Up 90% this year, a performance that makes it one of the best non-leveraged sector ETFs, it is hard to ask the Guggenheim Solar ETF (TAN) for much more. However, TAN has some unfinished business after spending several years in a seemingly never-ending downward spiral.
That unfinished business includes reaching and exceeding its previous all-time high. TAN traded as high as $31.95 on Wednesday, good enough for a new 52-week, but the ETF’s split-adjusted all-time high is $33.16, which was printed in February 2012 after the fund was reverse split on a 1-for-10 basis.
There is a fundamental case for TAN and the rival Market Vectors Solar Energy ETF (KWT) to print higher prices in the near-term. The U.S. is increasing solar panel installations, supporting the fledgling photovoltaic industry, along with related ETFs. Additionally, GTM Research calculates that about two-thirds of all distributed solar in the U.S. was installed in the past two and half years, and cumulative installations of distributed photovoltaic systems will double by 2016. [A Ray of Light for Solar ETFs]
Bolstering TAN’s fundamental outlook is almost 5% weight to Elon Musk’s SolarCity (SCTY), a stock that has nearly tripled this year. More importantly, TAN is heavily allocated to China. China and Hong Kong combine for 40% of TAN’s country weight, just below the 42.3% allocated to U.S.-based solar names.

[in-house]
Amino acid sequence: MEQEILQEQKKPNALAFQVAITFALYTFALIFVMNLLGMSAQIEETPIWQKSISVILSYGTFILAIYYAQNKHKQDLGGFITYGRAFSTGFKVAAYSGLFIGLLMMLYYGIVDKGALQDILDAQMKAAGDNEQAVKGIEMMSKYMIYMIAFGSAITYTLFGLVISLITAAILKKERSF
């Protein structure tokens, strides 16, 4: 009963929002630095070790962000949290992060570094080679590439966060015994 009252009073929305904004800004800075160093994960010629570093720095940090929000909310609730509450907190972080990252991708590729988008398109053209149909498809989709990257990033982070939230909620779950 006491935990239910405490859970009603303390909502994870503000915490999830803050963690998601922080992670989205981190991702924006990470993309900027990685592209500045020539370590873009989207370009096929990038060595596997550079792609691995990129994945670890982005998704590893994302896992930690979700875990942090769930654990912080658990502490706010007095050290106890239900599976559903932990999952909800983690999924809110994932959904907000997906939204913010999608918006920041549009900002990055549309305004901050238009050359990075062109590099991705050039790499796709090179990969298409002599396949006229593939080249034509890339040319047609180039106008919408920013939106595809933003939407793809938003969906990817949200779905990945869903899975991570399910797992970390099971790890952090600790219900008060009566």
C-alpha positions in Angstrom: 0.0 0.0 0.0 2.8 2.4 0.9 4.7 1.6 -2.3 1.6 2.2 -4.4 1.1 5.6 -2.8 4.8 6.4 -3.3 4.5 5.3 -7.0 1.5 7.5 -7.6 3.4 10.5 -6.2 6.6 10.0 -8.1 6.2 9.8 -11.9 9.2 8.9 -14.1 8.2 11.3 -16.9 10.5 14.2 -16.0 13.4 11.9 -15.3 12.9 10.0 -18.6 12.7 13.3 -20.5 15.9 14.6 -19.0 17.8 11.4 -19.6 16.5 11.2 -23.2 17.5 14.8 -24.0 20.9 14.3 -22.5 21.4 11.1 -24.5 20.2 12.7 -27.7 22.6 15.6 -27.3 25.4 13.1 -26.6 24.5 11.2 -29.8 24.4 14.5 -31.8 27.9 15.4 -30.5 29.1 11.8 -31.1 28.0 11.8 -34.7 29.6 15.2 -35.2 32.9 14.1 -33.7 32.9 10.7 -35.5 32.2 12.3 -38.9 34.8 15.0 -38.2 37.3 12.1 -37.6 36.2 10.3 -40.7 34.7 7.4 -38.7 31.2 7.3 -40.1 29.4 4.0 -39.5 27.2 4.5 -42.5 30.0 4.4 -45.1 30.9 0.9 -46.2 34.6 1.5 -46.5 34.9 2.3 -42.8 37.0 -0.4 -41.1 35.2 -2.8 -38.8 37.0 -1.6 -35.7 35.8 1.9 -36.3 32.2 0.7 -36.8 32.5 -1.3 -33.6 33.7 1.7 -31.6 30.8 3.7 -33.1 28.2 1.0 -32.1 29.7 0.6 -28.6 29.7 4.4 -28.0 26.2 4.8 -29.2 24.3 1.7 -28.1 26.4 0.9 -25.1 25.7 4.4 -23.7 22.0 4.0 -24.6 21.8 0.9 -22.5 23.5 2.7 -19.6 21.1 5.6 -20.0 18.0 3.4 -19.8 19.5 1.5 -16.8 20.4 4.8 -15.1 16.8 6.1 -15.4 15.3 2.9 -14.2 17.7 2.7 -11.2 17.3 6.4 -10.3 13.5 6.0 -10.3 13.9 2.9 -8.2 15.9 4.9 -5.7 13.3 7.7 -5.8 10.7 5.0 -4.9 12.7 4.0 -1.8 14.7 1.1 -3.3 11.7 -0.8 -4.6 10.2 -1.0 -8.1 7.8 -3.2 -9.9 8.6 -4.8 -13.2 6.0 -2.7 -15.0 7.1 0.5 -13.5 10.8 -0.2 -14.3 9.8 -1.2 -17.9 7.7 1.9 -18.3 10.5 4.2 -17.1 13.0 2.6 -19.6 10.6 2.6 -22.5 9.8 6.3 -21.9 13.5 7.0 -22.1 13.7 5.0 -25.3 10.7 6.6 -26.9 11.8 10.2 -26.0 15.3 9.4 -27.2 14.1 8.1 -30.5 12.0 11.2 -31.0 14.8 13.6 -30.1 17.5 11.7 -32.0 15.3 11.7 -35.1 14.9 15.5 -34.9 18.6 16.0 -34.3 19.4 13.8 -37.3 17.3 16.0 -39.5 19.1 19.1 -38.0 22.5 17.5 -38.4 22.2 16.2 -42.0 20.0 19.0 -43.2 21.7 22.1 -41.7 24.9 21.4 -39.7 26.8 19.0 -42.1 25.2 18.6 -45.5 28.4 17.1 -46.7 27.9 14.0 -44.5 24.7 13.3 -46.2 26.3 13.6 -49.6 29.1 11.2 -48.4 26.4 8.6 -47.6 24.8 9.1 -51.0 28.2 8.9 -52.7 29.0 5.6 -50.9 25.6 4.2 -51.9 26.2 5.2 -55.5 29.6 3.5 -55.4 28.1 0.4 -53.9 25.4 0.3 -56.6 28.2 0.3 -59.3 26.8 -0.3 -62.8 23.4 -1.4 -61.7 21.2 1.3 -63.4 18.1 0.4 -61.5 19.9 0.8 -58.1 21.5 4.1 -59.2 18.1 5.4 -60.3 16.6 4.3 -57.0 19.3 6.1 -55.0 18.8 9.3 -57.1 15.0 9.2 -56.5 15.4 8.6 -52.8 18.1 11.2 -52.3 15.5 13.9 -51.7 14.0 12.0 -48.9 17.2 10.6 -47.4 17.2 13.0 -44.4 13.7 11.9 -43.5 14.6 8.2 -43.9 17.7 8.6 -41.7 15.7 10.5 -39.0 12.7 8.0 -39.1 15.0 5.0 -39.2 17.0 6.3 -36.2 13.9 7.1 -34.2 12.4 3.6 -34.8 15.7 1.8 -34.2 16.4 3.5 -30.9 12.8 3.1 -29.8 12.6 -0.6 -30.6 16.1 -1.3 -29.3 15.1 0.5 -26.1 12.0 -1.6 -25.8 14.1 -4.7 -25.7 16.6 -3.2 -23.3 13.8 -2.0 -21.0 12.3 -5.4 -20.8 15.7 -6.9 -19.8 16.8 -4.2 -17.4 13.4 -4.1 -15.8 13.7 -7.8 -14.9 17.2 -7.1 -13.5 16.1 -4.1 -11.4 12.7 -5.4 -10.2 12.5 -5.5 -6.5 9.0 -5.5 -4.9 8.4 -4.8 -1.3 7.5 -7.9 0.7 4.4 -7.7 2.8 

China has boosted capacity in an effort to help its previously ailing solar firms. The greater capacity will help the developing country diminish its reliance on exports and ease oversupply of photovoltaic panels – last year, solar stocks plunged as a supply glut contributed to a 20% plunge on the average price of solar panels. Additionally, the Chinese government is providing tax breaks for solar companies to acquire, merge or reorganize their operations in an attempt to consolidate the industry. [Solar ETFs Shine as China Boosts Capacity]
Bullish fundamentals have sparked a favorable technical outlook for TAN. Deron Wagner of Morpheus Trading Group says if TAN continues to hold above $29-$30, upside from here could be significant for the fund.
“If TAN continues to hold this trendline, we should eventually see another wave up that could potentially take the price to the $40 area,” Wagner wrote. A move to $40 represents more than 25% upside from where TAN closed Wednesday.
Guggenheim Solar ETF
ETF Trends editorial team contributed to this post.
The opinions and forecasts expressed herein are solely those of Tom Lydon, and may not actually come to pass. Mr. Lydon serves as an independent trustee of certain mutual funds and ETFs that are managed by Guggenheim Investments; however, any opinions or forecasts expressed herein are solely those of Mr. Lydon and not those of Guggenheim Funds, Guggenheim Investments, Guggenheim Specialized Products, LLC or any of their affiliates. Information on this site should not be used or construed as an offer to sell, a solicitation of an offer to buy, or a recommendation for any product.